Ja Morant and Damian Lillard played a crazy game of poker

Damian Lillard and Ja Morant raised each other over and over again as their teams battled for a crucial win and playoff position.

With the Grizzlies and Trail Blazers engaged in a battle for the last playoff spot in the Western Conference, Wednesday night’s game held all sorts of significance. What normally might have been a mailed-in regular season hand-wave on the last night before the All-Star break turned out to be a hard-fought battle featuring two of the most interesting point guards around.

Ja Morant has been making waves since opening night, leading the upstart Grizzlies into the playoff race and taking a stranglehold on the Rookie of the Year race. Everyone knew about his explosive athleticism before the season began but he’s been shockingly good as a shooter and game-manager. Lillard, meanwhile, has been better than ever, even as the Trail Blazers are crumbling around him.

The Grizzlies came away with a seven-point win, extending their lead in the standings and neither player shone, exactly. Lillard finished with 20 points and 10 assists but also 4 turnovers and 7-of-19 shooting. Morant had 20 and 9 but was 9-of-23 from the floor and missed all five of his 3-point attempts. They weren’t matched up exclusively throughout the game but there was still plenty of fun back-and-forth one-upmanship. Here’s how it played out.

“I say of”

The threat of Lillard’s shooting is so powerful, a defender has to be ready to chase aggressively over the top of every screen and far out beyond the 3-point line. Lillard’s been leveraging that as effectively as ever this season, averaging more drives per 36 minutes than last season, finishing at a much higher rate and turning slightly more of those drives into assists as well.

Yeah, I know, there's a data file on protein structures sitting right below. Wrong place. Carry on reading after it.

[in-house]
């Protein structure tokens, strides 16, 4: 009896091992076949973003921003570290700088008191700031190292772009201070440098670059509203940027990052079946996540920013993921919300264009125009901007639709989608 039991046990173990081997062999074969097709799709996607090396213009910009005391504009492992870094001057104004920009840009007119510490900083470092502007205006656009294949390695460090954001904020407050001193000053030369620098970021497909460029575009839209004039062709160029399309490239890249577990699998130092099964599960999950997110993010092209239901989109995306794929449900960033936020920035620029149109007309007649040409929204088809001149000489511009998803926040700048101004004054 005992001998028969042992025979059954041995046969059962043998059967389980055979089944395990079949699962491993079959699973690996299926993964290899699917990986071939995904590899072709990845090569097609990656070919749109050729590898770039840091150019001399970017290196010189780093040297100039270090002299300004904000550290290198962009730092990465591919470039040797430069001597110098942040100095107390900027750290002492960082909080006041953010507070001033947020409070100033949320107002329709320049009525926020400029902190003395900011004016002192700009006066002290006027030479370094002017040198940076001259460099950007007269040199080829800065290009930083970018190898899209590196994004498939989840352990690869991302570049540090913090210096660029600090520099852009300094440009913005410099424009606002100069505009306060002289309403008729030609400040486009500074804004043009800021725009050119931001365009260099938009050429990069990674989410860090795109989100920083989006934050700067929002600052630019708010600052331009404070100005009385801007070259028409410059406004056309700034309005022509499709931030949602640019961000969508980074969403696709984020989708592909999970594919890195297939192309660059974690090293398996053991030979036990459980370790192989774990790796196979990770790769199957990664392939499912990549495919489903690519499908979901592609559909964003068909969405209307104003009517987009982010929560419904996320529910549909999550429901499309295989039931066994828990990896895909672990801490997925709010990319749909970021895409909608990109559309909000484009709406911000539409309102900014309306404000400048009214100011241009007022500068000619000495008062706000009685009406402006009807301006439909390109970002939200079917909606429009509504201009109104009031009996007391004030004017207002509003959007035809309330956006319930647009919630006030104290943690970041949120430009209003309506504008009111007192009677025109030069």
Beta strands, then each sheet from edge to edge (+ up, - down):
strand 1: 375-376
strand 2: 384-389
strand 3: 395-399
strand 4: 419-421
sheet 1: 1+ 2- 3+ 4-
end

In the third quarter, with the Blazers trailing by double-digits Lillard used Morant’s quick-twitch against him, carrying him out above the screen and slicing past him to drop the pocket-pass to Hassan Whiteside for the dunk.

Lillard is not afraid of throwing a gauntlet or two and he makes a point of staring down Morant as he heads back up the floor.

“You say a”

Morant may not create as much space beyond the arc with shooting gravity but his long strides and incredible first step mean he doesn’t often need as much to create something special. Just a few minutes after Lillard gave him the business at the other end, Morant hits him with the hesitation, blows by, freezes Whiteside with a slight head feint and then drops in a Lillard-esque teardrop.

Morant doesn’t stare down Lillard but he at least takes time to spot him and see if there is any eye contact to be had.

“I say revolution”

Lillard drilled one signature deep 3-pointer in the first quarter but made just one of his next four outside shots as the game moved deeper into the third quarter. Instead, Lillard shows Morant that his offensive revolution will be fought on any many fronts, taking him inside the arc and hitting him with the step back jumper.

The fact that he didn’t actually lose Morant at all speaks both to Morant’s athleticism and intensity in this matchup and Lillard’s incredible shot-making ability. No staredown from Lillard this time but he took the time to give it the fan standing on the sideline, popping his mouth off.

“and you say Jah.”

In the fourth quarter, with that double-digit margin holding, Morant separated himself from again. It wasn’t individual brilliance as much as making the simple plays, leaning on the incredible young supporting cast that is coming up around him — a group that already appears to have more potential than anything that has coalesced around Lillard.

Carmelo Anthony (who was 1-of-15 in the game) is presented with the decision to switch and step out on Morant or retreat to make space for CJ McCollum and cut off the paint from Brandon Clarke. I think we’re all familiar with Anthony’s defensive decision tree at this point — it’s a flow chart with all arrows pointing to “just kind of stand there.” Clarke comes free and Morant hits him with the easy lob.

Game, set, match… point… Morant… game over… end of game.

In the end, this was Morant’s game. At the risk of going all-in and losing it all on the insights from a single game, it may also turn out to be his final playoff spot in the West and his future pedestal as the Western Conference’s premier point guard.

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